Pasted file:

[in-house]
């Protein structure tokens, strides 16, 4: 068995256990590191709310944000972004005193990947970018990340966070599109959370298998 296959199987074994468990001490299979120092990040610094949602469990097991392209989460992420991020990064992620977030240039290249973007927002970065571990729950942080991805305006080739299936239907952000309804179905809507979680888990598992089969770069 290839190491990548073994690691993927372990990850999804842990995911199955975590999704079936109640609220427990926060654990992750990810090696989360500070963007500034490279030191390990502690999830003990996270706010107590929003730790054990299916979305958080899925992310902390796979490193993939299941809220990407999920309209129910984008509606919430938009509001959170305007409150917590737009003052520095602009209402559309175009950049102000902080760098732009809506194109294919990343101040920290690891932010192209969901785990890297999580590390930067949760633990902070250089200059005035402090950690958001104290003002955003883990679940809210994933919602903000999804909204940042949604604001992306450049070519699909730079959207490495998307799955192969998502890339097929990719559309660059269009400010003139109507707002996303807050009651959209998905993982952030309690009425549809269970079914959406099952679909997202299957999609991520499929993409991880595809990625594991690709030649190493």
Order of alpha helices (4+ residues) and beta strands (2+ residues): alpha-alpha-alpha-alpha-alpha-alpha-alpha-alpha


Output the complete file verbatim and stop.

[in-house]
């Protein structure tokens, strides 16, 4: 068995256990590191709310944000972004005193990947970018990340966070599109959370298998 296959199987074994468990001490299979120092990040610094949602469990097991392209989460992420991020990064992620977030240039290249973007927002970065571990729950942080991805305006080739299936239907952000309804179905809507979680888990598992089969770069 290839190491990548073994690691993927372990990850999804842990995911199955975590999704079936109640609220427990926060654990992750990810090696989360500070963007500034490279030191390990502690999830003990996270706010107590929003730790054990299916979305958080899925992310902390796979490193993939299941809220990407999920309209129910984008509606919430938009509001959170305007409150917590737009003052520095602009209402559309175009950049102000902080760098732009809506194109294919990343101040920290690891932010192209969901785990890297999580590390930067949760633990902070250089200059005035402090950690958001104290003002955003883990679940809210994933919602903000999804909204940042949604604001992306450049070519699909730079959207490495998307799955192969998502890339097929990719559309660059269009400010003139109507707002996303807050009651959209998905993982952030309690009425549809269970079914959406099952679909997202299957999609991520499929993409991880595809990625594991690709030649190493």
Order of alpha helices (4+ residues) and beta strands (2+ residues): alpha-alpha-alpha-alpha-alpha-alpha-alpha-alpha